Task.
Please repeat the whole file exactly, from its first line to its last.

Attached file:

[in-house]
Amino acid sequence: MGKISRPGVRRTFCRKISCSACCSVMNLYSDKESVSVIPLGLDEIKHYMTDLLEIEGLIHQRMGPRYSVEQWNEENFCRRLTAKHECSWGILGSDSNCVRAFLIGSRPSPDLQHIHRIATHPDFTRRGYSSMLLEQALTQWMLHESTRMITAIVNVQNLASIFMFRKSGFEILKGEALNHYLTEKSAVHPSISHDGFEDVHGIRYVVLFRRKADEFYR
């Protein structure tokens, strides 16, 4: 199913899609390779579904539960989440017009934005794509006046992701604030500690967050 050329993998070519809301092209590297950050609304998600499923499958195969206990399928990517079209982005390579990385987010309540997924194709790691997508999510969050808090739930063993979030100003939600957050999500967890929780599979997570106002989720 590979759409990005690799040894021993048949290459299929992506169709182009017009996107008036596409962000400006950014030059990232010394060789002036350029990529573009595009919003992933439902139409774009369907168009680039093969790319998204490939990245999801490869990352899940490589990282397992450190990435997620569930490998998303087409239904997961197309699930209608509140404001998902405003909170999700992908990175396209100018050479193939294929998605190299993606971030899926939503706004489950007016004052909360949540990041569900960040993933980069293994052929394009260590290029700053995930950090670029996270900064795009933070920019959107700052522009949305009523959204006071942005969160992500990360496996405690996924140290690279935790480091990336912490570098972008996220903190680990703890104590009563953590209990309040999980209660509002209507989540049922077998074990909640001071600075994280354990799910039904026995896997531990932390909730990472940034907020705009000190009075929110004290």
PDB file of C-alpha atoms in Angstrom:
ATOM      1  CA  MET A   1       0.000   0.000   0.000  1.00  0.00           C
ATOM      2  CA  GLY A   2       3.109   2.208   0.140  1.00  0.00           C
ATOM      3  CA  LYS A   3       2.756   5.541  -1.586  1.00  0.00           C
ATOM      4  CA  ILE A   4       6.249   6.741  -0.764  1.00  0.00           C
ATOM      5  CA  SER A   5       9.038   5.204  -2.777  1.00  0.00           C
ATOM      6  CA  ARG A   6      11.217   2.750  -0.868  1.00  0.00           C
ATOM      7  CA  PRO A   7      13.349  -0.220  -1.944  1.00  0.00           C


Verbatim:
[in-house]
Amino acid sequence: MGKISRPGVRRTFCRKISCSACCSVMNLYSDKESVSVIPLGLDEIKHYMTDLLEIEGLIHQRMGPRYSVEQWNEENFCRRLTAKHECSWGILGSDSNCVRAFLIGSRPSPDLQHIHRIATHPDFTRRGYSSMLLEQALTQWMLHESTRMITAIVNVQNLASIFMFRKSGFEILKGEALNHYLTEKSAVHPSISHDGFEDVHGIRYVVLFRRKADEFYR
């Protein structure tokens, strides 16, 4: 199913899609390779579904539960989440017009934005794509006046992701604030500690967050 050329993998070519809301092209590297950050609304998600499923499958195969206990399928990517079209982005390579990385987010309540997924194709790691997508999510969050808090739930063993979030100003939600957050999500967890929780599979997570106002989720 590979759409990005690799040894021993048949290459299929992506169709182009017009996107008036596409962000400006950014030059990232010394060789002036350029990529573009595009919003992933439902139409774009369907168009680039093969790319998204490939990245999801490869990352899940490589990282397992450190990435997620569930490998998303087409239904997961197309699930209608509140404001998902405003909170999700992908990175396209100018050479193939294929998605190299993606971030899926939503706004489950007016004052909360949540990041569900960040993933980069293994052929394009260590290029700053995930950090670029996270900064795009933070920019959107700052522009949305009523959204006071942005969160992500990360496996405690996924140290690279935790480091990336912490570098972008996220903190680990703890104590009563953590209990309040999980209660509002209507989540049922077998074990909640001071600075994280354990799910039904026995896997531990932390909730990472940034907020705009000190009075929110004290």
PDB file of C-alpha atoms in Angstrom:
ATOM      1  CA  MET A   1       0.000   0.000   0.000  1.00  0.00           C
ATOM      2  CA  GLY A   2       3.109   2.208   0.140  1.00  0.00           C
ATOM      3  CA  LYS A   3       2.756   5.541  -1.586  1.00  0.00           C
ATOM      4  CA  ILE A   4       6.249   6.741  -0.764  1.00  0.00           C
ATOM      5  CA  SER A   5       9.038   5.204  -2.777  1.00  0.00           C
ATOM      6  CA  ARG A   6      11.217   2.750  -0.868  1.00  0.00           C
ATOM      7  CA  PRO A   7      13.349  -0.220  -1.944  1.00  0.00           C